US, French presidents show solidarity and friendship
Updated: 2011-01-11 09:16
US President Barack Obama (R) meets with France's President Nicolas Sarkozy in the Oval Office in Washington, January 10, 2011. [Photo/Agencies]
WASHINGTON - With bilateral ties between their states marked by ups and downs, US President Barack Obama and his French counterpart Nicolas Sarkozy on Monday tried to show their tender sides of solidarity and friendship, at least in personal relations.
Though France is seen as the US' oldest ally, bilateral ties have been witnessing decades of ups and downs, which plummeted to an all-time low in 2003 due to France's stiff opposition to the US invasion of Iraq.
Since Sarkozy took over as president in May 2007, France-US relations have been on the steady mend. It is his second visit to Obama's Oval Office in less than one year, but their first meeting since the leak of sensitive US diplomatic cables by the whistleblower website WikiLeaks, in which Sarkozy was lauded for his pro-American stance and his pragmatism, but branded as "erratic and touchy" with a complex private life.
"We have cooperated over the last several years on dealing with a global economic crisis, dealing with the challenges of terrorism, dealing with a range of geopolitical issues from the Middle East to Iran to Afghanistan," Obama said about his French guest. "And I 've always found Nicolas to be an outstanding partner and an outstanding friend to the American people, as well as a leader on the world stage."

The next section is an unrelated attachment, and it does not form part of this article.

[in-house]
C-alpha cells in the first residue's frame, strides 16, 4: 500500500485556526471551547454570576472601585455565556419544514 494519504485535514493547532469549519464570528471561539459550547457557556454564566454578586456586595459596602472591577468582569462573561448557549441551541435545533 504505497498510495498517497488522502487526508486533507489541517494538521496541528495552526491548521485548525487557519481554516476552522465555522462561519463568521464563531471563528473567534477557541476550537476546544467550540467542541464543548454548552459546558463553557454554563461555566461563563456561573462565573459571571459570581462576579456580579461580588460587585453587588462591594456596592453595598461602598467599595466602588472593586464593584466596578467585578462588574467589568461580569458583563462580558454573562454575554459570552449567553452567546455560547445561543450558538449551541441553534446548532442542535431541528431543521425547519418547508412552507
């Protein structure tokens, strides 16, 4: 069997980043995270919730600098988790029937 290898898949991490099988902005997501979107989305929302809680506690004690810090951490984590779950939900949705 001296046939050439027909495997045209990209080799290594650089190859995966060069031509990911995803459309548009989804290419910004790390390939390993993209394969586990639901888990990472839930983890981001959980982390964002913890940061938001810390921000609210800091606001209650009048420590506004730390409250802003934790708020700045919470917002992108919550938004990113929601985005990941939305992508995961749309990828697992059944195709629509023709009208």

He drew laughter by saying "I just want to say how much I appreciate not only Nicolas' friendship but also his leadership. And I also want to point out that the last time that Nicolas and his lovely wife Carla were here we sent them to Ben's Chili Bowl."
When they last visited Washington in late March 2010, Sarkozy and his wife were taken to have lunch at Ben's Chili Bowl, where Obama had his first meal several days before his inauguration in January 2009. They had half-smokes there, a local sausage delicacy.
This time, US First Lady Michele Obama handled distaff diplomacy by having a private lunch with her French counterpart at the White House, while their husbands had working lunch alone, talking about other issues including the Afghanistan war, Iran's nuclear program, the Middle East peace process, political standoff in Cote d'Ivoire, the Sudan referendum and Lebanon.
"I can't say that half-smokes will be on the menu here at the White House -- the First Lady is having lunch with Carla while Nicolas and I have a working lunch, but I hope you find the hospitality outstanding nevertheless," Obama said to Sarkozy at their meeting with the press. They did not have lunch until after the meeting.
"And on behalf of the American people, we want to again express our friendship to the French people and wish everybody in your country a happy new year," Obama added.
In his turn, Sarkozy said: "I've always been a great friend, a tremendous friend of the United States, and I know how important a role the US plays in the world, how important the US dollar is as the world's number one currency."
"I want to thank Barack Obama, my host, for his show of leadership, and also point out that something that has always struck me about him, is his ability to get to the fundamentals, the root of issues, the root causes of things," the French president added. "I appreciate his openness, the way he speaks very frankly about things with me."
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